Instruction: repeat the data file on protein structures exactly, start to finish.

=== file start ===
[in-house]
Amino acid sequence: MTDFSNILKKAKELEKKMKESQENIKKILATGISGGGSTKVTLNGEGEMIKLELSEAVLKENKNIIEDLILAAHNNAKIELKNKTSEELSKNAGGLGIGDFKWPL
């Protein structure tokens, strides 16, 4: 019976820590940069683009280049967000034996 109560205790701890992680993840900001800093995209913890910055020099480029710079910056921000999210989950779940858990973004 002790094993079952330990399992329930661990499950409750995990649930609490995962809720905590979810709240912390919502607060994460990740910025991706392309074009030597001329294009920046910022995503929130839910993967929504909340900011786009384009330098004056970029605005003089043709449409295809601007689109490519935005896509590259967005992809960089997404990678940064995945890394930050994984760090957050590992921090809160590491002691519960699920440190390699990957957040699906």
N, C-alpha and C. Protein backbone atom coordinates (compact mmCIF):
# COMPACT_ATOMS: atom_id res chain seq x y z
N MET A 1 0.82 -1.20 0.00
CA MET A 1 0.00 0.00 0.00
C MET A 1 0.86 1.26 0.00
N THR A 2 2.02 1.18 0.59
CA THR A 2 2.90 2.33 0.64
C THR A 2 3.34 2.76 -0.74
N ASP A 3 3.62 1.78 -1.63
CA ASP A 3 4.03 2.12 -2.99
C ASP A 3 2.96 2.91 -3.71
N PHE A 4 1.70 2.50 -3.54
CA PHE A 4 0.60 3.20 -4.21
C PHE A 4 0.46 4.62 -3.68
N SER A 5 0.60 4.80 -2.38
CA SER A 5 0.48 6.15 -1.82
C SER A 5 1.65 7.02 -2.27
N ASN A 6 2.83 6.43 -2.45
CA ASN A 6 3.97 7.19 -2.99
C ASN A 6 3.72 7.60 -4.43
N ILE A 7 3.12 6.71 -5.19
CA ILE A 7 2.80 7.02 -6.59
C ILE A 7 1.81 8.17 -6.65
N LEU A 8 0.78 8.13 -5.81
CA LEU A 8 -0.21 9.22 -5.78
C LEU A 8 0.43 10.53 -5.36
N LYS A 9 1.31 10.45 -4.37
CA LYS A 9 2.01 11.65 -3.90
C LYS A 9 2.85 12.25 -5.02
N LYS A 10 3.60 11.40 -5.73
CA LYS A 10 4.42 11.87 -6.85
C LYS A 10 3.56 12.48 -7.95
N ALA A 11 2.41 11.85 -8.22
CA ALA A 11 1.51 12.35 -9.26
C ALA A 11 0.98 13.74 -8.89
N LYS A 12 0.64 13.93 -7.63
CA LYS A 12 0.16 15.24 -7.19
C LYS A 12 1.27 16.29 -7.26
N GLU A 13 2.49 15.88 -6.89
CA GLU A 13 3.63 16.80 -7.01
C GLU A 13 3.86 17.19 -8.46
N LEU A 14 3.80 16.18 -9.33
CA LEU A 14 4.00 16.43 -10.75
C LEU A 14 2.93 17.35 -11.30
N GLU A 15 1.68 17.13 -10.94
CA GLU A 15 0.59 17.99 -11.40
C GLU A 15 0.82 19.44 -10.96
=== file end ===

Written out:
[in-house]
Amino acid sequence: MTDFSNILKKAKELEKKMKESQENIKKILATGISGGGSTKVTLNGEGEMIKLELSEAVLKENKNIIEDLILAAHNNAKIELKNKTSEELSKNAGGLGIGDFKWPL
């Protein structure tokens, strides 16, 4: 019976820590940069683009280049967000034996 109560205790701890992680993840900001800093995209913890910055020099480029710079910056921000999210989950779940858990973004 002790094993079952330990399992329930661990499950409750995990649930609490995962809720905590979810709240912390919502607060994460990740910025991706392309074009030597001329294009920046910022995503929130839910993967929504909340900011786009384009330098004056970029605005003089043709449409295809601007689109490519935005896509590259967005992809960089997404990678940064995945890394930050994984760090957050590992921090809160590491002691519960699920440190390699990957957040699906």
N, C-alpha and C. Protein backbone atom coordinates (compact mmCIF):
# COMPACT_ATOMS: atom_id res chain seq x y z
N MET A 1 0.82 -1.20 0.00
CA MET A 1 0.00 0.00 0.00
C MET A 1 0.86 1.26 0.00
N THR A 2 2.02 1.18 0.59
CA THR A 2 2.90 2.33 0.64
C THR A 2 3.34 2.76 -0.74
N ASP A 3 3.62 1.78 -1.63
CA ASP A 3 4.03 2.12 -2.99
C ASP A 3 2.96 2.91 -3.71
N PHE A 4 1.70 2.50 -3.54
CA PHE A 4 0.60 3.20 -4.21
C PHE A 4 0.46 4.62 -3.68
N SER A 5 0.60 4.80 -2.38
CA SER A 5 0.48 6.15 -1.82
C SER A 5 1.65 7.02 -2.27
N ASN A 6 2.83 6.43 -2.45
CA ASN A 6 3.97 7.19 -2.99
C ASN A 6 3.72 7.60 -4.43
N ILE A 7 3.12 6.71 -5.19
CA ILE A 7 2.80 7.02 -6.59
C ILE A 7 1.81 8.17 -6.65
N LEU A 8 0.78 8.13 -5.81
CA LEU A 8 -0.21 9.22 -5.78
C LEU A 8 0.43 10.53 -5.36
N LYS A 9 1.31 10.45 -4.37
CA LYS A 9 2.01 11.65 -3.90
C LYS A 9 2.85 12.25 -5.02
N LYS A 10 3.60 11.40 -5.73
CA LYS A 10 4.42 11.87 -6.85
C LYS A 10 3.56 12.48 -7.95
N ALA A 11 2.41 11.85 -8.22
CA ALA A 11 1.51 12.35 -9.26
C ALA A 11 0.98 13.74 -8.89
N LYS A 12 0.64 13.93 -7.63
CA LYS A 12 0.16 15.24 -7.19
C LYS A 12 1.27 16.29 -7.26
N GLU A 13 2.49 15.88 -6.89
CA GLU A 13 3.63 16.80 -7.01
C GLU A 13 3.86 17.19 -8.46
N LEU A 14 3.80 16.18 -9.33
CA LEU A 14 4.00 16.43 -10.75
C LEU A 14 2.93 17.35 -11.30
N GLU A 15 1.68 17.13 -10.94
CA GLU A 15 0.59 17.99 -11.40
C GLU A 15 0.82 19.44 -10.96